3. What habit of yours annoys you most?
    I have a bad habit of pretending like I know what’s going on when I don’t. It comes from being an immigrant and trying to blend in. Learning a new culture and language means you constantly need to catch up quickly. I still do this reflexively, and sometimes it would be easier and more conducive to learning if I were to just admit feeling lost. But it also works in my favor pretty often, so it’s a hard one to shake.

  4. What is the luckiest thing that has happened to you?
    Being born to loving parents and given education, access to health care, and resources in a time and place where women can participate fully in business and public life. I basically won the lottery.

  5. What are you most likely very wrong about?
    I’m in a permanent state of existential angst, so I’m pretty sure I’m wrong about everything. There have been times when I’ve doubted the very basis of everything I think and do, but I’ve learned to continue moving forward with my best possible guesses.

  6. In what ways are you like your childhood self?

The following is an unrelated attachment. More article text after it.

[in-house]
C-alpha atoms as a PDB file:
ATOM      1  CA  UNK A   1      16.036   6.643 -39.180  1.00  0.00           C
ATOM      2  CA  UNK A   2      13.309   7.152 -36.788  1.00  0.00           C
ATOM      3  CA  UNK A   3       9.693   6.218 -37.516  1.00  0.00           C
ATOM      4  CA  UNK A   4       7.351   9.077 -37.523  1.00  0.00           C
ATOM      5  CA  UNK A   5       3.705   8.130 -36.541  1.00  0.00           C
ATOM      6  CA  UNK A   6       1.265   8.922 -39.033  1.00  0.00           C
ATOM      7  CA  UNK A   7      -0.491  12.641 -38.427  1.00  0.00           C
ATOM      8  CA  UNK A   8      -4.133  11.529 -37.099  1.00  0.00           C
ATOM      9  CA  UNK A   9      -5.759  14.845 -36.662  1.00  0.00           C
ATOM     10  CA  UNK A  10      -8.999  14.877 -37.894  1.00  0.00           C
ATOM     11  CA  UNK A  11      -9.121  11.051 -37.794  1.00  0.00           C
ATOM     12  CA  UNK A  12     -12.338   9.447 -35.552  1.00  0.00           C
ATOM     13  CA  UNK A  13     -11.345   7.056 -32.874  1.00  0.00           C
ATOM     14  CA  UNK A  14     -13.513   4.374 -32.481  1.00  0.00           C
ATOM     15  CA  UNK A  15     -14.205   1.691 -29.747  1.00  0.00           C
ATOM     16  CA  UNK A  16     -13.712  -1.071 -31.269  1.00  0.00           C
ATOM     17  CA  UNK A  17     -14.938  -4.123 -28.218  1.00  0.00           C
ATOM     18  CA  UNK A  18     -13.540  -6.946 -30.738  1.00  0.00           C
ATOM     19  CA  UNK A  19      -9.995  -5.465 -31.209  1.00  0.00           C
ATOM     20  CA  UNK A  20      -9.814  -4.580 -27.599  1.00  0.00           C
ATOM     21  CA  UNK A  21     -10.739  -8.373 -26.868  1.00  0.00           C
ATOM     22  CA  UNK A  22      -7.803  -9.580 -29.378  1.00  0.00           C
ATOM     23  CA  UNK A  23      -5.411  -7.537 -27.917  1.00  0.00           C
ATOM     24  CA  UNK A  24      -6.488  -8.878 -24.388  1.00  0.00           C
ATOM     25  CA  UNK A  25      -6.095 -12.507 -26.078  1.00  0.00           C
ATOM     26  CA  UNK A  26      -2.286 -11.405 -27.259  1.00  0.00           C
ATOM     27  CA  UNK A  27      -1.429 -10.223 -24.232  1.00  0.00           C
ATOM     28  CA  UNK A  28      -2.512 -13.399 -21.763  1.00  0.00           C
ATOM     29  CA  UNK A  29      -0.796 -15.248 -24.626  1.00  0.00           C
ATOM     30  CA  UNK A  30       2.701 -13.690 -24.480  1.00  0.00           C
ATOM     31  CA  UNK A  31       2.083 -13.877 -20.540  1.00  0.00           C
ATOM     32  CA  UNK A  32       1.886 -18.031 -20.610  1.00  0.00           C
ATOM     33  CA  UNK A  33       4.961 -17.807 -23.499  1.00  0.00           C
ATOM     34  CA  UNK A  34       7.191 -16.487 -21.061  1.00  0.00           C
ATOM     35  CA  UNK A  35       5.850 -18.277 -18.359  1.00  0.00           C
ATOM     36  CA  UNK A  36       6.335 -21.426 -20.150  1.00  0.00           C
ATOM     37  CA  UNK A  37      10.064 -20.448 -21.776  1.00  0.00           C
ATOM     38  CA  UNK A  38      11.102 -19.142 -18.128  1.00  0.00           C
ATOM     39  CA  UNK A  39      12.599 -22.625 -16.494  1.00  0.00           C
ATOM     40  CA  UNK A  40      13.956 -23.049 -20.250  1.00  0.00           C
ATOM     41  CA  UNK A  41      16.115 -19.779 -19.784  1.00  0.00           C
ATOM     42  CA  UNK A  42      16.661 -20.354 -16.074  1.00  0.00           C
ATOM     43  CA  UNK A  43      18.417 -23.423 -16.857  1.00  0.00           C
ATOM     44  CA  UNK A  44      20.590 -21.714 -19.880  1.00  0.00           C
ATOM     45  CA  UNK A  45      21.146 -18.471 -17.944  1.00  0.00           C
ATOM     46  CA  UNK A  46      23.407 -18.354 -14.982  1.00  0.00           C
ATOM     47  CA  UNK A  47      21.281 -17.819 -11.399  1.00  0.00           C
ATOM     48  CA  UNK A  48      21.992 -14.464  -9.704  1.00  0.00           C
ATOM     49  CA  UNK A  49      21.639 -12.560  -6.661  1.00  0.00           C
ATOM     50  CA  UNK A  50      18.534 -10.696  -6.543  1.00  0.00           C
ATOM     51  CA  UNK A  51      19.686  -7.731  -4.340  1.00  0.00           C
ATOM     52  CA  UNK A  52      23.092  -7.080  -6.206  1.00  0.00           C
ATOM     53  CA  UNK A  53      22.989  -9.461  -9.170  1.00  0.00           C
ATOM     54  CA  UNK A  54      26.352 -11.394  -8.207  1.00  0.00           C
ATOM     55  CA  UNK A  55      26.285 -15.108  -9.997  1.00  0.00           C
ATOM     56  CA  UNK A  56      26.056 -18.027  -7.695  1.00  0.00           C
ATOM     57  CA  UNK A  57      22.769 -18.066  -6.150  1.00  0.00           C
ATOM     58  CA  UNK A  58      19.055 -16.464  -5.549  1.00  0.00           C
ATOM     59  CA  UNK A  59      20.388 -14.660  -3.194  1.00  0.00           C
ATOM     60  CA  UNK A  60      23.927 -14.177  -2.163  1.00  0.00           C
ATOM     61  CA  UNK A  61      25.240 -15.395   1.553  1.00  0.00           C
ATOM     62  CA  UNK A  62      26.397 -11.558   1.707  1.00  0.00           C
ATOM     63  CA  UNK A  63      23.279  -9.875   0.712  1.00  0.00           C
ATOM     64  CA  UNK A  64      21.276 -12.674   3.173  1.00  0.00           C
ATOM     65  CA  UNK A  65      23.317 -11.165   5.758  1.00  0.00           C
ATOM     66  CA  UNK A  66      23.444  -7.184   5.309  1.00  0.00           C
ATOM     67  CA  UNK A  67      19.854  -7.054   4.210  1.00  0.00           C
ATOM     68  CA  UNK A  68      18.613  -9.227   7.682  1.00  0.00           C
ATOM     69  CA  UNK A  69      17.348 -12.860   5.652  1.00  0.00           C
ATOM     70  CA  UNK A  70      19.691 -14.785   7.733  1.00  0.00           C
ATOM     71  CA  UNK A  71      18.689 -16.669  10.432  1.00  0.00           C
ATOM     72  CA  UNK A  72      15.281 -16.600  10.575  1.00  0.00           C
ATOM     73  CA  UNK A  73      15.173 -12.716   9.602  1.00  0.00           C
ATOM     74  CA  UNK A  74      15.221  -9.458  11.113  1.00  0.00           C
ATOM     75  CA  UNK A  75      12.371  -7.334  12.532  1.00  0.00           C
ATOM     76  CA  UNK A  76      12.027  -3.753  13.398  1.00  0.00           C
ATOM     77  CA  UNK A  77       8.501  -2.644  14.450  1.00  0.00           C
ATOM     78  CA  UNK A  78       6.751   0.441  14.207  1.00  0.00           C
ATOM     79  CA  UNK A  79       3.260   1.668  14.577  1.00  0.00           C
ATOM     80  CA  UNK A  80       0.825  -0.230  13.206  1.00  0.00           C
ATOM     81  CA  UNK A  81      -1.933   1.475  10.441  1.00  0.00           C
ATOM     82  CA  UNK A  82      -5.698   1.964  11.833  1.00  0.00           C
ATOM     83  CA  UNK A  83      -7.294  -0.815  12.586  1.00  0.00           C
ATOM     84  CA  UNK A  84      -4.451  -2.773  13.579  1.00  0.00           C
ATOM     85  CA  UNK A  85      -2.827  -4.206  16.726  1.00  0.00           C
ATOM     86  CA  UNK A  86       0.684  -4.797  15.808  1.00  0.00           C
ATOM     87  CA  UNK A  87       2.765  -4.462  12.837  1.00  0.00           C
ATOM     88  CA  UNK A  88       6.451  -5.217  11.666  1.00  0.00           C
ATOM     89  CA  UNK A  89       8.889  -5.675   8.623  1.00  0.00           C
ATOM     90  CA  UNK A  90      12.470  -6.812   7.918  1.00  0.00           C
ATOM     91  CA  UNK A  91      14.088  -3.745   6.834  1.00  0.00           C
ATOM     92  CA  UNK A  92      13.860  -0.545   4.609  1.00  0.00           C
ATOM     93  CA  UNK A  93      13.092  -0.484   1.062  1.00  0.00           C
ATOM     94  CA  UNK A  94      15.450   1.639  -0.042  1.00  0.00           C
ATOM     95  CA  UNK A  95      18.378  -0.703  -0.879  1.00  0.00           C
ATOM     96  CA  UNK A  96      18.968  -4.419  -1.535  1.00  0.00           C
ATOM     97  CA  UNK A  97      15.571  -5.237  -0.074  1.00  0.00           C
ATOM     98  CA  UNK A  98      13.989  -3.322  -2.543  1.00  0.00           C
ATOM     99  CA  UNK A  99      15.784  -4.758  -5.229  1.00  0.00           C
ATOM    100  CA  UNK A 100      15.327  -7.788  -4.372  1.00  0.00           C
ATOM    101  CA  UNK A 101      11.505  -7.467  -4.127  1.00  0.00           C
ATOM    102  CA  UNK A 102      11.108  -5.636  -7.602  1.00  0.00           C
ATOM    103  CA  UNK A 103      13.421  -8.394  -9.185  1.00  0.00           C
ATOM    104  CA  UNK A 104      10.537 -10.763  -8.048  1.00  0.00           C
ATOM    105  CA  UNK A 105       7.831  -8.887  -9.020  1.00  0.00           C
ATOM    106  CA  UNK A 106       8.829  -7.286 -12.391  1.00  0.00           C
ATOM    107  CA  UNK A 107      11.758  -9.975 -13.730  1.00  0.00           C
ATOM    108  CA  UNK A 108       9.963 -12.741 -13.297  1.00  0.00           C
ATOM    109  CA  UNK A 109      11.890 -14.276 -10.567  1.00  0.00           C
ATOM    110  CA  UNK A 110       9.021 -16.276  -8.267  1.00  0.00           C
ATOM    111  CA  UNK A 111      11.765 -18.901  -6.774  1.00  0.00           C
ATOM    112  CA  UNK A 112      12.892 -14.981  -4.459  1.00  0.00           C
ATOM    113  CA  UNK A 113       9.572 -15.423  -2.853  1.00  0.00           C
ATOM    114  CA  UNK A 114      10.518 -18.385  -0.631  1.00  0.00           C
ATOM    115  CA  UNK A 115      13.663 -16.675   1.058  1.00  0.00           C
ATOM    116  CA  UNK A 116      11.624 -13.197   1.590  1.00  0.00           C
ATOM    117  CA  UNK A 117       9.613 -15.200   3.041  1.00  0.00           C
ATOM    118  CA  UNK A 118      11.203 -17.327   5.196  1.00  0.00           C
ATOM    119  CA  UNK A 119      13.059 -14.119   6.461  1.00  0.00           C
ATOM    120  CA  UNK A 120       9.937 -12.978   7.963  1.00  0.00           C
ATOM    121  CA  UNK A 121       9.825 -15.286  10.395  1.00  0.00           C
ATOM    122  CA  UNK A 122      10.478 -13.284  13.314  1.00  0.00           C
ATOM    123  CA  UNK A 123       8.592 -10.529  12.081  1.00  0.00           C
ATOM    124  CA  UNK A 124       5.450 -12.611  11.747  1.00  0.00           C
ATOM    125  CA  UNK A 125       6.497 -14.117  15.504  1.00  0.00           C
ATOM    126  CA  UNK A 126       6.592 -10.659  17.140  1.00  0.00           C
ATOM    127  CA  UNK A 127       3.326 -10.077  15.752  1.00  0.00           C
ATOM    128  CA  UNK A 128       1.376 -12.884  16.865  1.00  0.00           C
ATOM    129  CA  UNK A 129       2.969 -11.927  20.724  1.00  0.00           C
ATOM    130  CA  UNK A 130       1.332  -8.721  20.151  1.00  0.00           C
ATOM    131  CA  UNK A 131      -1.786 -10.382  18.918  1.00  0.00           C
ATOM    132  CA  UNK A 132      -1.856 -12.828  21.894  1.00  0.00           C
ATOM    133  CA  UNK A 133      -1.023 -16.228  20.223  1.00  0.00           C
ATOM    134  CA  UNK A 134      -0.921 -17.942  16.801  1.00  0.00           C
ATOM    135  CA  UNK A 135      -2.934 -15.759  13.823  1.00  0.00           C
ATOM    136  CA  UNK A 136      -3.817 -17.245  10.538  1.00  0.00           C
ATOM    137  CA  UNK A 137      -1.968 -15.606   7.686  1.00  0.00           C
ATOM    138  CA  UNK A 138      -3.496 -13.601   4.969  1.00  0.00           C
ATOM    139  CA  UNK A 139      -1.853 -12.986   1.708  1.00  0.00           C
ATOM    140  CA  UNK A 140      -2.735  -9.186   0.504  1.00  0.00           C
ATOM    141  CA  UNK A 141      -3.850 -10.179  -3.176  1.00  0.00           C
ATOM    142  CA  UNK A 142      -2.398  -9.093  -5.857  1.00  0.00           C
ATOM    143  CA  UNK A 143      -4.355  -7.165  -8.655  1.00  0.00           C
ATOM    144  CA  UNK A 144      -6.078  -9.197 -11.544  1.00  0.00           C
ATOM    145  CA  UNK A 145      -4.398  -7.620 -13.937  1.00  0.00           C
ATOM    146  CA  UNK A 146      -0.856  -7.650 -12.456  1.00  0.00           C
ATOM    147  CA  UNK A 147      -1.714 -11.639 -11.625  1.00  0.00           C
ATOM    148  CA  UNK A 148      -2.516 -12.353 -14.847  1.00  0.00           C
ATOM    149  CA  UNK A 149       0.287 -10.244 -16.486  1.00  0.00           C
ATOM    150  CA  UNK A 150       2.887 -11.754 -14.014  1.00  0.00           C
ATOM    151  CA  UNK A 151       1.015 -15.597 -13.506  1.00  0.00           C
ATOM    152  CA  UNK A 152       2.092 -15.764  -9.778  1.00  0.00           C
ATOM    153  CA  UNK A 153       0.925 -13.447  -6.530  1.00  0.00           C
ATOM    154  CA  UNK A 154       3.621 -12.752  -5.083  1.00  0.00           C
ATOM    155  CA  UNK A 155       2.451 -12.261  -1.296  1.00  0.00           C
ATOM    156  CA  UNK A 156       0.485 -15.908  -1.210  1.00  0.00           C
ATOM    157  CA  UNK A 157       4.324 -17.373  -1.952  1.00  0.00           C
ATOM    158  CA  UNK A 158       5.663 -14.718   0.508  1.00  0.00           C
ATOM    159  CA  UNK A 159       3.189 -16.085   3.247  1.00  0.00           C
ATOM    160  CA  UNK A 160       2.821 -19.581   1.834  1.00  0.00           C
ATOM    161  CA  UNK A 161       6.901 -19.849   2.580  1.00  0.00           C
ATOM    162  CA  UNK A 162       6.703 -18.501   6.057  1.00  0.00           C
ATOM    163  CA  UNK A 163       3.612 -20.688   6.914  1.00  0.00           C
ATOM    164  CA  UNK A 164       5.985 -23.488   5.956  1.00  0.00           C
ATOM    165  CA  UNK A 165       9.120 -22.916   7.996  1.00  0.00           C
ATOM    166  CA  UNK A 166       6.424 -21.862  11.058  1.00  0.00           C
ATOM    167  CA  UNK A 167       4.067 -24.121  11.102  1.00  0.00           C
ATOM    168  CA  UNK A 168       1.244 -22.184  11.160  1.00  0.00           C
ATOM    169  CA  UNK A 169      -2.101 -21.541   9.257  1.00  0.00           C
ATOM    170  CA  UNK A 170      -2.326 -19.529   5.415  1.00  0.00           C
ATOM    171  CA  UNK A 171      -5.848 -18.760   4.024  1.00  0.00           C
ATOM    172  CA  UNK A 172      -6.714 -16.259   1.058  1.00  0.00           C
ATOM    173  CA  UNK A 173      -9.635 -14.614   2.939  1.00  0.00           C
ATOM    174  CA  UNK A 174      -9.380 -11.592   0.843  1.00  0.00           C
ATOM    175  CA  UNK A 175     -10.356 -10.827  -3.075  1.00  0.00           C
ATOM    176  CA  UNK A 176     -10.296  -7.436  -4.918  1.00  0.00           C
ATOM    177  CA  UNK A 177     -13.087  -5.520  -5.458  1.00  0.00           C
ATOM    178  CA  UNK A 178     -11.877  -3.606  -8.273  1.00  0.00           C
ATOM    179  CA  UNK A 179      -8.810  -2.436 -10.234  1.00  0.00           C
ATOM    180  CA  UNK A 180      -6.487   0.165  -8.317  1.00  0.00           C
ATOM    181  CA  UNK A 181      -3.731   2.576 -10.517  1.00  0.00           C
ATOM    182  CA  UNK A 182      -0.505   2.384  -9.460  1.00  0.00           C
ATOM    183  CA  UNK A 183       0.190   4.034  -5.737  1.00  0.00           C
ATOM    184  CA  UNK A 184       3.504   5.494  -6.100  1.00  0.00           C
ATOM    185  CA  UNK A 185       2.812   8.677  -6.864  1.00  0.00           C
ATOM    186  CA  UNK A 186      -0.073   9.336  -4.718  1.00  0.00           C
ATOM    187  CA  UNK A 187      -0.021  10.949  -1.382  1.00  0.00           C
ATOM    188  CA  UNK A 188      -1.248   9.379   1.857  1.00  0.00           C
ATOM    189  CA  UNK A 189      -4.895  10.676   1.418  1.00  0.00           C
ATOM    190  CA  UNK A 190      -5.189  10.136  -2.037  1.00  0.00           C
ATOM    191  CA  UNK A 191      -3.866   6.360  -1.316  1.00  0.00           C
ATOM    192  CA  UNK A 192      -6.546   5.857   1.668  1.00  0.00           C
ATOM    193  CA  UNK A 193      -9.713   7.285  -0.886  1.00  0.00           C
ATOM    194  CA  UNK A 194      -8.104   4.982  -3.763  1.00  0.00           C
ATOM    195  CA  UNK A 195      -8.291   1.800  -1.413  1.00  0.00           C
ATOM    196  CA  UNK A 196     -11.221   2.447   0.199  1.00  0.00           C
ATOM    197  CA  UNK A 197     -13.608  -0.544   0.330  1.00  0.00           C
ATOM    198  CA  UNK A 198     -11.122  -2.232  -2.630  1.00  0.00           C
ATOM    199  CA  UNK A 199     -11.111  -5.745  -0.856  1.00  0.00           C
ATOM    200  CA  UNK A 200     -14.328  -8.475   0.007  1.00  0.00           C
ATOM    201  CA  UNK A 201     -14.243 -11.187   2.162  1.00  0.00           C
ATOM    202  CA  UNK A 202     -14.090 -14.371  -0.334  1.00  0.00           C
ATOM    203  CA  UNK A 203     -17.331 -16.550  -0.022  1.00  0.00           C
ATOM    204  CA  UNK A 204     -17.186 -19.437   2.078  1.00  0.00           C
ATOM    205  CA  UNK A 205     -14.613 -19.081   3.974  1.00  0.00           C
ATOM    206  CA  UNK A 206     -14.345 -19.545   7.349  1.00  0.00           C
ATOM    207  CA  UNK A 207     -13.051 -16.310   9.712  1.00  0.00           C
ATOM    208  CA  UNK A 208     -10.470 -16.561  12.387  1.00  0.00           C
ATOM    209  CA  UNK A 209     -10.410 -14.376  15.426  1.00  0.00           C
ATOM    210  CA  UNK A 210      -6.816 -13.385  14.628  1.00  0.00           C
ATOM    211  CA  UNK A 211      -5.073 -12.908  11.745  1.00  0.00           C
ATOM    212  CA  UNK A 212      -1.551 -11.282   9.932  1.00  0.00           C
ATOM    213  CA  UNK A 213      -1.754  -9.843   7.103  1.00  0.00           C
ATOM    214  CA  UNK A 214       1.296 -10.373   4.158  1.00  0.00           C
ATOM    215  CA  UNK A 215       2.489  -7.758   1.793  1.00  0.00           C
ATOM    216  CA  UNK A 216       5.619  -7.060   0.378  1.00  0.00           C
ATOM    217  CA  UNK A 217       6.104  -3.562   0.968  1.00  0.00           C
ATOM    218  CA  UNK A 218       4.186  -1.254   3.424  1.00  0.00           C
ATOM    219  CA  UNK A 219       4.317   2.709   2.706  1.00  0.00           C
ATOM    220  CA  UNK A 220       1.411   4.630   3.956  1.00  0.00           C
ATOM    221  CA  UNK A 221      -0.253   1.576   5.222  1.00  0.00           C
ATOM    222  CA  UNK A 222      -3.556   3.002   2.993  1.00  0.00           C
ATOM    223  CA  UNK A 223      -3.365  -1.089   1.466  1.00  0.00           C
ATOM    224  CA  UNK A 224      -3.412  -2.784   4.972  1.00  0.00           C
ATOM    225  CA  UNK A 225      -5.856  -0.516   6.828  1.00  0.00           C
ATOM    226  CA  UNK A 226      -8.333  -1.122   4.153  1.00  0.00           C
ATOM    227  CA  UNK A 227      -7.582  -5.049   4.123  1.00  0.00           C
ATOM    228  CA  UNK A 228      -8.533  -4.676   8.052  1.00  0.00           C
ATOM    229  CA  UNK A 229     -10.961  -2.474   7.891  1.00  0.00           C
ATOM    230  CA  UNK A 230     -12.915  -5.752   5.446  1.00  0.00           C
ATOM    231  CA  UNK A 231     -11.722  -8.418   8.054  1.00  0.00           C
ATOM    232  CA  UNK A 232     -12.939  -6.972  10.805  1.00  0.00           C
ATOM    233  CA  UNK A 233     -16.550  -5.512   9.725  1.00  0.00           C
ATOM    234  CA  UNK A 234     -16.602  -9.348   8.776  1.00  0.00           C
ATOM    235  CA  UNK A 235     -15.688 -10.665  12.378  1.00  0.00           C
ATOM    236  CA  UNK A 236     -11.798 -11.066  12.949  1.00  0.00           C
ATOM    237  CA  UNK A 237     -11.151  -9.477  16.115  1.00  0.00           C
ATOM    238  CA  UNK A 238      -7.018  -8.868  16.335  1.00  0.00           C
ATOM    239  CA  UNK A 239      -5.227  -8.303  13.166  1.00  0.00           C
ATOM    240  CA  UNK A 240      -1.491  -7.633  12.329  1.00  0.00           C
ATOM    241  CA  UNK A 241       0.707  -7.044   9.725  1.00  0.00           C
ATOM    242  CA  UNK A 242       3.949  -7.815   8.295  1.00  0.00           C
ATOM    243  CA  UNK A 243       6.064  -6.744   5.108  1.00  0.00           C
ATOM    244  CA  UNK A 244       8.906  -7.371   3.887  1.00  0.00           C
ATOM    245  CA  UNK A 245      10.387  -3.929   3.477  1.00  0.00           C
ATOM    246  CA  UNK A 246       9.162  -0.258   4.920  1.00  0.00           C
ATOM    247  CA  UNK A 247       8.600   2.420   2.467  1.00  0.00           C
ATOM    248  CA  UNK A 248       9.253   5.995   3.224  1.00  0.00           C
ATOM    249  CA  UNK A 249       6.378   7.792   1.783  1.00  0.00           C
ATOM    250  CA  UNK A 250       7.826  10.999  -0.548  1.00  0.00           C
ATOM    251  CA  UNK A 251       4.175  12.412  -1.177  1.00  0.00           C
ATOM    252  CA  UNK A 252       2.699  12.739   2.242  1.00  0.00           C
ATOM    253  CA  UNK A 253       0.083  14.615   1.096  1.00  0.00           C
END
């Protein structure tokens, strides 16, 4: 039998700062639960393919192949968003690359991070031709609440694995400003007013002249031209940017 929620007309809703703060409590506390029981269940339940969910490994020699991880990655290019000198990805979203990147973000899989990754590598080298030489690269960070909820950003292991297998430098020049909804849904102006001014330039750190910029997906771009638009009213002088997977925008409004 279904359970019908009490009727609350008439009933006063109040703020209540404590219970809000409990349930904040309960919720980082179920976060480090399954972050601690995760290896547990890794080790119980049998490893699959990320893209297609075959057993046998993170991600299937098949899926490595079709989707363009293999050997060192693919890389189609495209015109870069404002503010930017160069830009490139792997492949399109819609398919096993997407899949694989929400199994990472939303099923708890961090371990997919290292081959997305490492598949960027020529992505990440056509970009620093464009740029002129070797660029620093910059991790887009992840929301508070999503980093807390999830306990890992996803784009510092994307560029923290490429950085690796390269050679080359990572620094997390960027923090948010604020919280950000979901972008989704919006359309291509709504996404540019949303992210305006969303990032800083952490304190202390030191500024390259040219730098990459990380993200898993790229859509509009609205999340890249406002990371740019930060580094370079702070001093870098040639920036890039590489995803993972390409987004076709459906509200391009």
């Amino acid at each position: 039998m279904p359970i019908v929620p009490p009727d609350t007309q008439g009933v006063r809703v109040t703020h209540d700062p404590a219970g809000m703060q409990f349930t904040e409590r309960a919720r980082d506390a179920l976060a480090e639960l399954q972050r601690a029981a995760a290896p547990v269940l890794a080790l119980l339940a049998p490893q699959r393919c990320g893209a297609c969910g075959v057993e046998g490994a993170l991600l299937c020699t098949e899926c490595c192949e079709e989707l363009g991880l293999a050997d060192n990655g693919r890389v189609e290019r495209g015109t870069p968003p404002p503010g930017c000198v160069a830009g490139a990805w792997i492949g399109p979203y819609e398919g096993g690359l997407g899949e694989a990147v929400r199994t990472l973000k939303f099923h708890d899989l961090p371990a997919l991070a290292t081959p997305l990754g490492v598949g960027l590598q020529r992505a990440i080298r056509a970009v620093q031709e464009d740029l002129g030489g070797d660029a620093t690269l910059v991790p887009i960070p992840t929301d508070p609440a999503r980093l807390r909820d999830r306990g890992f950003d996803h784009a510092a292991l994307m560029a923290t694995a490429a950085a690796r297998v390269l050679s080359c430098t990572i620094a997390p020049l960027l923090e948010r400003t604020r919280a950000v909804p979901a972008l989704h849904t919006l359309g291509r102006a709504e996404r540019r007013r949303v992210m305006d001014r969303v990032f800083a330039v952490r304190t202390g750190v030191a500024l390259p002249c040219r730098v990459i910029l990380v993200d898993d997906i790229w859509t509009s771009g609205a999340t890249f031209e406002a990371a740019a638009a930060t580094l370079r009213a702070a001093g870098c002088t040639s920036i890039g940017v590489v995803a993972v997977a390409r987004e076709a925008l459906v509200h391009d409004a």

I’ve always exhibited — ahem — leadership qualities.


  1. How has your work, or the way you approach it, changed over the last 15 years?

*What the years teach you is comfort in the sticky bits. There are plenty of uncomfortable moments along the way when you’re trying to solve design problems, but you learn to work through them and believe that you’re going to succeed, even when you’re not sure how. *

Having shifted from working in the design trenches to more of a creative direction role, I’ve also changed the way I communicate. With greater power comes greater responsibility to be caring and precise. I shoot from the hip by nature, so I’ve tried to become more disciplined and sensitive in the way I communicate what I see.